Thursday, September 6, 2001
Maybe it's because my father-in-law was a corrections officer for a while, and I've heard his stories about the wasted lives behind prison bars. But whatever the reason I've always admired the men who minister as prison Chaplains. It's tough ministry but it's ministry where it's desperately needed. I've got a new friend, Bill, and he works as a prison Chaplain and he recently told me about an incident that touched me when he told me and it continues to touch me. Bill had been visiting this cell block and he went out in the exercise yard for some fresh air, he said. There was this clean cut, young inmate who walked up to him and said, "Hey mister! Are you broke?" Well, Bill kinda' fished around in his pocket and didn't find any money in there and the inmate said, "It doesn't matter, your money is no good in here anyway. Are you broke?" Only this time the inmate had tears in his eyes. And then here's what he said, "Mister, don't try to minister to people in here if you ain't broke, cause we all are." Now, that's not just inside prison walls.
I'm Ron Hutchcraft and I want to have A WORD WITH YOU today about "Knowing What it is to be 'Broke.'"
You don't have to go into a prison to find people who are, in the words of that inmate, "broke." There's so much pain today, and so much of it is from broken things - broken family, broken health, broken heart, broken dream, broken relationships, broken trust - you may be "broke." Perhaps, even in spite of a life that's reasonably successful and an outward image that looks fine. You may be one of the millions of the walking wounded ... not sure where to put your pain...where to put your brokenness.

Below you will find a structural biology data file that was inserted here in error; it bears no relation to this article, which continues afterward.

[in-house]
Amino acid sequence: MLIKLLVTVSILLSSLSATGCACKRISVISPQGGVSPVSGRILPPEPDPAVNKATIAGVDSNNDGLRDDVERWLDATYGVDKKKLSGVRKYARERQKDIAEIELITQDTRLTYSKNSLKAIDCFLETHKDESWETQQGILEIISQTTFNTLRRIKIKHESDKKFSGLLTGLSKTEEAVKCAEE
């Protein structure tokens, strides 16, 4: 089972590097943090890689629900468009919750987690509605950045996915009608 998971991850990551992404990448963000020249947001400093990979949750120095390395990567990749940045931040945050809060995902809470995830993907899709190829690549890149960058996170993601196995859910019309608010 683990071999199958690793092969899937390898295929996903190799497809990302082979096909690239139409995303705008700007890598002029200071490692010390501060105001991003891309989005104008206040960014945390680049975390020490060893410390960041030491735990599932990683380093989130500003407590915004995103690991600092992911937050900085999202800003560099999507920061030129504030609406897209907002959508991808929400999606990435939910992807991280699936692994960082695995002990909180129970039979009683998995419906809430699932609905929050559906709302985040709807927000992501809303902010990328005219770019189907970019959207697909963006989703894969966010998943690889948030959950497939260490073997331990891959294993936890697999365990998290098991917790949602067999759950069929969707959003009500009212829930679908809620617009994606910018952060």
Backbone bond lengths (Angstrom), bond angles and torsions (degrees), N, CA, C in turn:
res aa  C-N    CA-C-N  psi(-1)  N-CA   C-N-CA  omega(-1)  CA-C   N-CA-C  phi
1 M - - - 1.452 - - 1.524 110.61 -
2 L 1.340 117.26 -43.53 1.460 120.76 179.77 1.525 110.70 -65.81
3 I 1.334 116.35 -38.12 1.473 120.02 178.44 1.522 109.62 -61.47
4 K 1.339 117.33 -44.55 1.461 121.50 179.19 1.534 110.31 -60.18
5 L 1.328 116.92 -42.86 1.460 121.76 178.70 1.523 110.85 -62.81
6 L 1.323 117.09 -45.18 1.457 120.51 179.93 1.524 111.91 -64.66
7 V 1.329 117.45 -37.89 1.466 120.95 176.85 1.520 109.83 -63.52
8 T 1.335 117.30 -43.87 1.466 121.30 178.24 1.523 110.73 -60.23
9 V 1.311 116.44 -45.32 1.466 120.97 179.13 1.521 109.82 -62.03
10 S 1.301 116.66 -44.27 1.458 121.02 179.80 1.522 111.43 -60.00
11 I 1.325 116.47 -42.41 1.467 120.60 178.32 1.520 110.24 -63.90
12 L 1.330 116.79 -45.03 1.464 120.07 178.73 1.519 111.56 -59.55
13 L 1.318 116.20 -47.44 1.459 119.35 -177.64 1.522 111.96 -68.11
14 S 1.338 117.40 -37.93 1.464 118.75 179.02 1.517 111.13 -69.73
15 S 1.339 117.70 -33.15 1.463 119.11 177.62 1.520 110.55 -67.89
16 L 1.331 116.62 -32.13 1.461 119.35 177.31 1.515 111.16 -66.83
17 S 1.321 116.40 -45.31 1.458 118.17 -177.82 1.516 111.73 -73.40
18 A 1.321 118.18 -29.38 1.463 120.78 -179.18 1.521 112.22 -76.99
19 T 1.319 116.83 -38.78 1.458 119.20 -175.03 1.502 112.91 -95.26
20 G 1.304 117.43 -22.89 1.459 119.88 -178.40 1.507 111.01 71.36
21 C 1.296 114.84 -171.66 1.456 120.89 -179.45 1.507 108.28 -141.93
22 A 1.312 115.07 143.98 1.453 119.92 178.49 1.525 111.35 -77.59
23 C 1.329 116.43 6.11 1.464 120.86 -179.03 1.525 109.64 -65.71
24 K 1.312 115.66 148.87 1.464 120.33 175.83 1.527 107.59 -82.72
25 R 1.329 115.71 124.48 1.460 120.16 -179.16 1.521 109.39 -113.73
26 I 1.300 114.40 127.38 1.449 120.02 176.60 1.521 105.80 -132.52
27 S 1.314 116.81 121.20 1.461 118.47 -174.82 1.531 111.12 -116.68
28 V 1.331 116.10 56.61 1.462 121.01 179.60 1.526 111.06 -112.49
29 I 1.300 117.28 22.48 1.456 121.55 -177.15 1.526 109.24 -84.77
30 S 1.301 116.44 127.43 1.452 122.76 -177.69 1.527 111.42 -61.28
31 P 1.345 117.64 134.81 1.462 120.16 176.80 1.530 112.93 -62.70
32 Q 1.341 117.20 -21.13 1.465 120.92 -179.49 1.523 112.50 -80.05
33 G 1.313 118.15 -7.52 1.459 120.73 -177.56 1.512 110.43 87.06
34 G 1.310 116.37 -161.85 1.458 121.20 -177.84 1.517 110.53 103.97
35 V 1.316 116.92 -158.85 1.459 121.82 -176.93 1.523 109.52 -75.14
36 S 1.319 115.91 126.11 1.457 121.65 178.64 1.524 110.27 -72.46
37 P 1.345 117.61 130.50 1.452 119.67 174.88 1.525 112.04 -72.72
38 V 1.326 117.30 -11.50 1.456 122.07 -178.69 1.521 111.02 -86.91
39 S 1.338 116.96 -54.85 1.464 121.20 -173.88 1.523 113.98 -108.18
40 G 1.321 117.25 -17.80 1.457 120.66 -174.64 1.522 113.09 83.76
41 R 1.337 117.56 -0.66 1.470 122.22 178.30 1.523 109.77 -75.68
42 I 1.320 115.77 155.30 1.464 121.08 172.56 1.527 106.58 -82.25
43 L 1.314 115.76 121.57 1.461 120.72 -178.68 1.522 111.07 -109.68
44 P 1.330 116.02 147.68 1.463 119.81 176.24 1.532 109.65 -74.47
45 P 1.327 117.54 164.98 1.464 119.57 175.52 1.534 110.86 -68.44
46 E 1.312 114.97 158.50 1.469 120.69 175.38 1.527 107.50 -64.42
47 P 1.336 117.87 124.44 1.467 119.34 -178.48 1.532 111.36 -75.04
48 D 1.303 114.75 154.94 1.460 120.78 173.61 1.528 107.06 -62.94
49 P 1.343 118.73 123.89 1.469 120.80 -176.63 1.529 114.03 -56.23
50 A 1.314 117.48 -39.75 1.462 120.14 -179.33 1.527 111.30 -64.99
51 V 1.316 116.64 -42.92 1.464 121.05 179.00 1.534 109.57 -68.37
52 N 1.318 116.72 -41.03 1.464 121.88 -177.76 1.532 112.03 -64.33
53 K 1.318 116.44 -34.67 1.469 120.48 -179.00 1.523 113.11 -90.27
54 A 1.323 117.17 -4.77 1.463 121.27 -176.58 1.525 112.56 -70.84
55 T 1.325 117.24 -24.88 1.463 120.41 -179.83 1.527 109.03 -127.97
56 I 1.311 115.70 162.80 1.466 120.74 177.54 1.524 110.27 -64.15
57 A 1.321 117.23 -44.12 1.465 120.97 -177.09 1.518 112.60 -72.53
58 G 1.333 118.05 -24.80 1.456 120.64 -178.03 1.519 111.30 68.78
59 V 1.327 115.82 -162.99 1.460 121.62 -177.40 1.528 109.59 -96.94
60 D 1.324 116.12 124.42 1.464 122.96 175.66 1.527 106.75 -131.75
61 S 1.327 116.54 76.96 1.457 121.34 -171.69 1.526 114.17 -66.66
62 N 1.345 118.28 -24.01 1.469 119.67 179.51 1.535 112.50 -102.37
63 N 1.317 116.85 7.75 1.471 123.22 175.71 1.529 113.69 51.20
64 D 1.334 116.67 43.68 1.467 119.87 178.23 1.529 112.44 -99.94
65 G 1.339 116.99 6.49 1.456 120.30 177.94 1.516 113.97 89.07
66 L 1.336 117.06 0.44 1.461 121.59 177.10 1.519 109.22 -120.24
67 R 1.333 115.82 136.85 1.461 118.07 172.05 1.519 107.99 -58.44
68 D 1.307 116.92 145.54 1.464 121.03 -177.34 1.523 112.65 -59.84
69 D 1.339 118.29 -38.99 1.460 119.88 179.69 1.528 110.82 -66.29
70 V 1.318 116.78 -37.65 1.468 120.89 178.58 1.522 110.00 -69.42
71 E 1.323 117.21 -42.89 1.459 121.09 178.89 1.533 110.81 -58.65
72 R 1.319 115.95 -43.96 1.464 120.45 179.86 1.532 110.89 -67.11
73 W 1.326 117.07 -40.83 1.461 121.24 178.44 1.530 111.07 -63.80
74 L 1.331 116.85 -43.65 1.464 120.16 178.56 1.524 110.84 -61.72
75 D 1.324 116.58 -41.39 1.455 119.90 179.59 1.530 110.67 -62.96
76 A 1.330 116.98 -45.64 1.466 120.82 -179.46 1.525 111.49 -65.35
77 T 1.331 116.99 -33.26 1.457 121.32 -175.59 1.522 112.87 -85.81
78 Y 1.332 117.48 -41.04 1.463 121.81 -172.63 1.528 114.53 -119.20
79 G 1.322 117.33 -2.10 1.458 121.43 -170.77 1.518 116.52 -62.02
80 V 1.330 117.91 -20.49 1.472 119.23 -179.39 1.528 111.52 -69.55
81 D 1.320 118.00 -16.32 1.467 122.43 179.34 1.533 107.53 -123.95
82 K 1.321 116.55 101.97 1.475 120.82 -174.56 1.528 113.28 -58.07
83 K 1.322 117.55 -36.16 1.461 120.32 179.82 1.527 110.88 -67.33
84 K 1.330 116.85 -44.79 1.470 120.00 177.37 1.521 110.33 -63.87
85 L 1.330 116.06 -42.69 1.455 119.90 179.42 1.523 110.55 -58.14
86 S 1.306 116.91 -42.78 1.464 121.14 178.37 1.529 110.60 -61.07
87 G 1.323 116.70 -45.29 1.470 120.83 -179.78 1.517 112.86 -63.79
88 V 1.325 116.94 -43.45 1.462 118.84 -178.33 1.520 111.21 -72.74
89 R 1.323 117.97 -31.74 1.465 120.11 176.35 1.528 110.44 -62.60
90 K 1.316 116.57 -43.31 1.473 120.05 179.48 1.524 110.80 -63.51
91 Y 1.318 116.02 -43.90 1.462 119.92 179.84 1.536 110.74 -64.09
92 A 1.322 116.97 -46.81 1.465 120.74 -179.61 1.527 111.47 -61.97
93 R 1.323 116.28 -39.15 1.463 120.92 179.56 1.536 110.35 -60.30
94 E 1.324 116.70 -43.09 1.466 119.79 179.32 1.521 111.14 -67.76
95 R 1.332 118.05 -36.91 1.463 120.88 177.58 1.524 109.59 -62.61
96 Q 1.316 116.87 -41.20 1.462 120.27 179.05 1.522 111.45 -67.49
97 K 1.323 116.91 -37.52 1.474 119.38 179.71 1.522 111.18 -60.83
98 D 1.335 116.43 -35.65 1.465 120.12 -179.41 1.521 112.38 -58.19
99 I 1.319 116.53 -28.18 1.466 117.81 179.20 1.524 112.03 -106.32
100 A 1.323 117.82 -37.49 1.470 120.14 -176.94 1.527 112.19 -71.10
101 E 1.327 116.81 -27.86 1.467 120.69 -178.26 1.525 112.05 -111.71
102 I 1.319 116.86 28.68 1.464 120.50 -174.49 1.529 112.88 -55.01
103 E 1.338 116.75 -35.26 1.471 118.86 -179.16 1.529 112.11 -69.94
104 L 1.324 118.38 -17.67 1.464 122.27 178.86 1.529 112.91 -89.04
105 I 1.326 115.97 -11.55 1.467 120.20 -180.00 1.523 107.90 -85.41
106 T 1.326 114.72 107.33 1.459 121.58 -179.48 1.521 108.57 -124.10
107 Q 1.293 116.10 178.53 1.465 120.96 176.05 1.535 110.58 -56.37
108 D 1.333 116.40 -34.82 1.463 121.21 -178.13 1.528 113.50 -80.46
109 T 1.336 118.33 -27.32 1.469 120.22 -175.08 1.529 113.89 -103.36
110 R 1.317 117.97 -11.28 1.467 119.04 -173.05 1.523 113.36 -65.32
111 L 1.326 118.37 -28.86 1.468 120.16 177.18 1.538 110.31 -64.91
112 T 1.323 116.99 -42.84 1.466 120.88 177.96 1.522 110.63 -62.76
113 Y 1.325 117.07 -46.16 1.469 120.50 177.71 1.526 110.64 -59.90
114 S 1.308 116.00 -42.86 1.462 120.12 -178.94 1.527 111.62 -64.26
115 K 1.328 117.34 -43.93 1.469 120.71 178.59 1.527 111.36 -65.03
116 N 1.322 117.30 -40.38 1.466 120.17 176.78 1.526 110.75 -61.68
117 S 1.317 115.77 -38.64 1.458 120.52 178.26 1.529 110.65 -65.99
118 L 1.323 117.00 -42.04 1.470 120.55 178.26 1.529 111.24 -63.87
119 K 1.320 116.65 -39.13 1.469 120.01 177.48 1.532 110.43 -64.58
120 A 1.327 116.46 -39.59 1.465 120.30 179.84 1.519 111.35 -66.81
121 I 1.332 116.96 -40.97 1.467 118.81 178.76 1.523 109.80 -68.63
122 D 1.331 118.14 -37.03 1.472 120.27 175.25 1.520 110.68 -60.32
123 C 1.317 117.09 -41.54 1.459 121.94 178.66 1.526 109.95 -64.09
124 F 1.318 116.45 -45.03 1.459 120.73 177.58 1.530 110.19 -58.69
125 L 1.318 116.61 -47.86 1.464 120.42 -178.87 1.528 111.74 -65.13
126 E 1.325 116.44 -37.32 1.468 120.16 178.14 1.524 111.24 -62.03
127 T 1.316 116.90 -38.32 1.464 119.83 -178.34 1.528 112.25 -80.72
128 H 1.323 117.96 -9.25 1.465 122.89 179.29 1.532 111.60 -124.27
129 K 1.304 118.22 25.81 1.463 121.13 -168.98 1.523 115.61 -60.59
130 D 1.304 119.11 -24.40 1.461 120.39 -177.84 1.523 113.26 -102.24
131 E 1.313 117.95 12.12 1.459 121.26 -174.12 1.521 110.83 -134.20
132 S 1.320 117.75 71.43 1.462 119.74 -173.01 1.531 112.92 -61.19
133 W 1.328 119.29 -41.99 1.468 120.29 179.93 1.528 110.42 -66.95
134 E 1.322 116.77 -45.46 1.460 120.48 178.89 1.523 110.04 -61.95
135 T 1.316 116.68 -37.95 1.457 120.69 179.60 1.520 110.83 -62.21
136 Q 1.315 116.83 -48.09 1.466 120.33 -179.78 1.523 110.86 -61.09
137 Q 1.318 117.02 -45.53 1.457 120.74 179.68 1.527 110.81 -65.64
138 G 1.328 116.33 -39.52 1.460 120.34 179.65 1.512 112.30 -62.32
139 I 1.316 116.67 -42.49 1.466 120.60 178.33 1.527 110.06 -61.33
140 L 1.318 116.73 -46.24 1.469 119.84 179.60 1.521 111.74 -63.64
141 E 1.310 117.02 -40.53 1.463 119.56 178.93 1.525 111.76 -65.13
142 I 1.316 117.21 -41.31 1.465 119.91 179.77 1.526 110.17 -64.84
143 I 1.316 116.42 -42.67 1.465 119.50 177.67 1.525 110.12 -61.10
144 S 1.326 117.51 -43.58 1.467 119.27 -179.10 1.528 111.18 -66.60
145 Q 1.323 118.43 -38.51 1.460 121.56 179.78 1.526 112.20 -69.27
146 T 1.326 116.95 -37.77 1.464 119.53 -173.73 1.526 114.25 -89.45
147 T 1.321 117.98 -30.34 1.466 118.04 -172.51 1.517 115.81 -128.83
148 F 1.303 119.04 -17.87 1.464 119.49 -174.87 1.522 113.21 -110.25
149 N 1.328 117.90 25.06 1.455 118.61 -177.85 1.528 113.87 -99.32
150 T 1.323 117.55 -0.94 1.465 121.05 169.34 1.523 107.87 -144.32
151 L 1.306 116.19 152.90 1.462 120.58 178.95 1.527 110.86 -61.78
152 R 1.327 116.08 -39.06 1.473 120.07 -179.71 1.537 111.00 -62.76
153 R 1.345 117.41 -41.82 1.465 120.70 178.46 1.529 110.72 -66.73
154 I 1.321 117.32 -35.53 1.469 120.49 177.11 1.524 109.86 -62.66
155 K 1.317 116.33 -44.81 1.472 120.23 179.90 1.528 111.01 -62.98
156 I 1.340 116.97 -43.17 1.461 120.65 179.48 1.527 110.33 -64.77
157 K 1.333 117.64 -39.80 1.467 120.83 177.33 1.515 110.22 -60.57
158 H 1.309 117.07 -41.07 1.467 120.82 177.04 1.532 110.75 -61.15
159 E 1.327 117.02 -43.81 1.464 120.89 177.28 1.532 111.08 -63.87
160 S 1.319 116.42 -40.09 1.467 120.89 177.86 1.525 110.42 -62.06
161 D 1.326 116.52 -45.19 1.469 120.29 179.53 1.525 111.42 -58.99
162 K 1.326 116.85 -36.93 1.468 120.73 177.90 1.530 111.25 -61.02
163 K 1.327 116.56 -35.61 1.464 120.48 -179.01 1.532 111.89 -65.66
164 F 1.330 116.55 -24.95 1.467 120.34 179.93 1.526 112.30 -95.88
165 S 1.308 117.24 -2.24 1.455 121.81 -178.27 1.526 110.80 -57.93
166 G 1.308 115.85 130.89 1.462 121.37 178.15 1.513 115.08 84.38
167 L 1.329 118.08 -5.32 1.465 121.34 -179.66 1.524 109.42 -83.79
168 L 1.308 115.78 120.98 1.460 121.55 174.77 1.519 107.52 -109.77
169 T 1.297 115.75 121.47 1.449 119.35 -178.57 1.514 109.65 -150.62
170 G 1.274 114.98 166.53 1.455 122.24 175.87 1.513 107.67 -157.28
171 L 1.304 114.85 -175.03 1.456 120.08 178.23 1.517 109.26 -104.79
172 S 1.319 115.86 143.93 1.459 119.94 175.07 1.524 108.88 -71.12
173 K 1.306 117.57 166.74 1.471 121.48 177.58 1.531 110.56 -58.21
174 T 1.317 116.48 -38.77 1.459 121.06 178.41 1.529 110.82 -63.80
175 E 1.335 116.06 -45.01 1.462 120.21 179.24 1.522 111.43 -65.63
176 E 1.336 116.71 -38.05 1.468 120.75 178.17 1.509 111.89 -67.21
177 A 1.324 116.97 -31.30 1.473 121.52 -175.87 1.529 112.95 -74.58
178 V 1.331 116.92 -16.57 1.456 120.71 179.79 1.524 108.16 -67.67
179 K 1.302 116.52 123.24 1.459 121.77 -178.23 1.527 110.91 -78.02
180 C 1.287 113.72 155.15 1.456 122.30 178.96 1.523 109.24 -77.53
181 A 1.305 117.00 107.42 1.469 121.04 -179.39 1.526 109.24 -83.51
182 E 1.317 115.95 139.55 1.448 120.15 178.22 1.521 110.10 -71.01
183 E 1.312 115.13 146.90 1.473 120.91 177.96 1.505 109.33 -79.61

Our word for today from the Word of God, Hebrews 4:14 says this, "Since we have a great high priest who has gone through the Heavens, Jesus the Son of God, let us hold firmly to the faith we profess." Now, here Jesus is called "high priest" and you know those were the men in the Old Testament who represented people to God. So Jesus is now our personal representative with God in Heaven.
Now, if that inmate, or even you, were to walk up to this Savior and ask, "Are you broke?" He might refer you to the next verse, verse 15. Here's what it says, "We do not have a high priest who is unable to sympathize with our weaknesses, but we have one who has been tempted in every way, just as we are, yet was without sin. Let us then approach the throne of Grace with confidence." Now, He's walked in our shoes, He's felt what we feel except He never responded by doing something outside of God's will. And we can come to Him with confidence. Why? Well, we're coming to a Savior who has lived the feelings we are bringing to Him. He knows what it is to be poor. He knows what it feels like to be turned on by your family...to be betrayed by someone very close--He was. To be rejected--He was. To be pressured to do the wrong thing - He was. To be tortured ... to be lonely ... to be murdered - He was all of those. This Savior knows the pain.
There are other people who can empathize. There are some counselors who can help you understand the pain, but only Jesus can carry your pain and begin to heal a lifetime of scars. He says, "I came to bind up the broken hearted." But the great tragedy may be this. You're needlessly carrying all your hurt alone because this Savior isn't your Savior because you've never given yourself to Him. He went way beyond the pain to the core reason for our wounds - human sin.